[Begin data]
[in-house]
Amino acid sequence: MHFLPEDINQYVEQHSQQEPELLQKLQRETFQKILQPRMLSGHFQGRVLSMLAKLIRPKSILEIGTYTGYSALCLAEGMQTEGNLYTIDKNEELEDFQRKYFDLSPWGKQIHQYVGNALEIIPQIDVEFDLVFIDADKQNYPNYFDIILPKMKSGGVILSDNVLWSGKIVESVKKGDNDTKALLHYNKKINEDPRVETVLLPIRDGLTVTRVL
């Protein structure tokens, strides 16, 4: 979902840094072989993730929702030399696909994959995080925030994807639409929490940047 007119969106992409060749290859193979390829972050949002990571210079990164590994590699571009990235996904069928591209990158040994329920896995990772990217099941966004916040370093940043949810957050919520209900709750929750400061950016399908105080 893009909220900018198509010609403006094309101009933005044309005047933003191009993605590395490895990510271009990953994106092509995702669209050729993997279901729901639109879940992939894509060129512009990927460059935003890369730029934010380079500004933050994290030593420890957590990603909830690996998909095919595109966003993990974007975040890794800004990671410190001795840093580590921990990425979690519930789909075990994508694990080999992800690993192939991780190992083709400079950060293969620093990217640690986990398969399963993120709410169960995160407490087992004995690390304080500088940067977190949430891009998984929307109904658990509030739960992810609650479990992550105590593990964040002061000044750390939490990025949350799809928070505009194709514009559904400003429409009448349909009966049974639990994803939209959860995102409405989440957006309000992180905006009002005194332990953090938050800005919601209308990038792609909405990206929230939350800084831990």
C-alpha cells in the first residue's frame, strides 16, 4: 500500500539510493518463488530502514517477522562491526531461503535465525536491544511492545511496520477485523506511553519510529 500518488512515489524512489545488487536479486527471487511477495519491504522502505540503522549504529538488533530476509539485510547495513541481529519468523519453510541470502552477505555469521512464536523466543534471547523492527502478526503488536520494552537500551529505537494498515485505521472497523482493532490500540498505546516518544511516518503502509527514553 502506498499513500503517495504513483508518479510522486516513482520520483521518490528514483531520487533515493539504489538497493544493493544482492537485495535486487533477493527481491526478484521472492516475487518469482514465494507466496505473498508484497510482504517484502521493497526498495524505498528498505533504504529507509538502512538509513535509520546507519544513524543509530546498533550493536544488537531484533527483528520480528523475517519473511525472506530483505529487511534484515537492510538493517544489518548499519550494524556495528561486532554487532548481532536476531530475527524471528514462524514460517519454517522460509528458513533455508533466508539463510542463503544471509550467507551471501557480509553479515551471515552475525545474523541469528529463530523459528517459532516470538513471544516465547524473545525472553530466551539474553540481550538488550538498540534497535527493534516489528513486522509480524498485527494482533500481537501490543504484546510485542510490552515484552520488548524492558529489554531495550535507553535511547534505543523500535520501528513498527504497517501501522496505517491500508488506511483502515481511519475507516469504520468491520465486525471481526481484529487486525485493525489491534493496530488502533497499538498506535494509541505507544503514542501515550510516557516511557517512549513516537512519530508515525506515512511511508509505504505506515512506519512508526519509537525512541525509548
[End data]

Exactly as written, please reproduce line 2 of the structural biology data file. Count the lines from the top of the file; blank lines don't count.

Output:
Amino acid sequence: MHFLPEDINQYVEQHSQQEPELLQKLQRETFQKILQPRMLSGHFQGRVLSMLAKLIRPKSILEIGTYTGYSALCLAEGMQTEGNLYTIDKNEELEDFQRKYFDLSPWGKQIHQYVGNALEIIPQIDVEFDLVFIDADKQNYPNYFDIILPKMKSGGVILSDNVLWSGKIVESVKKGDNDTKALLHYNKKINEDPRVETVLLPIRDGLTVTRVL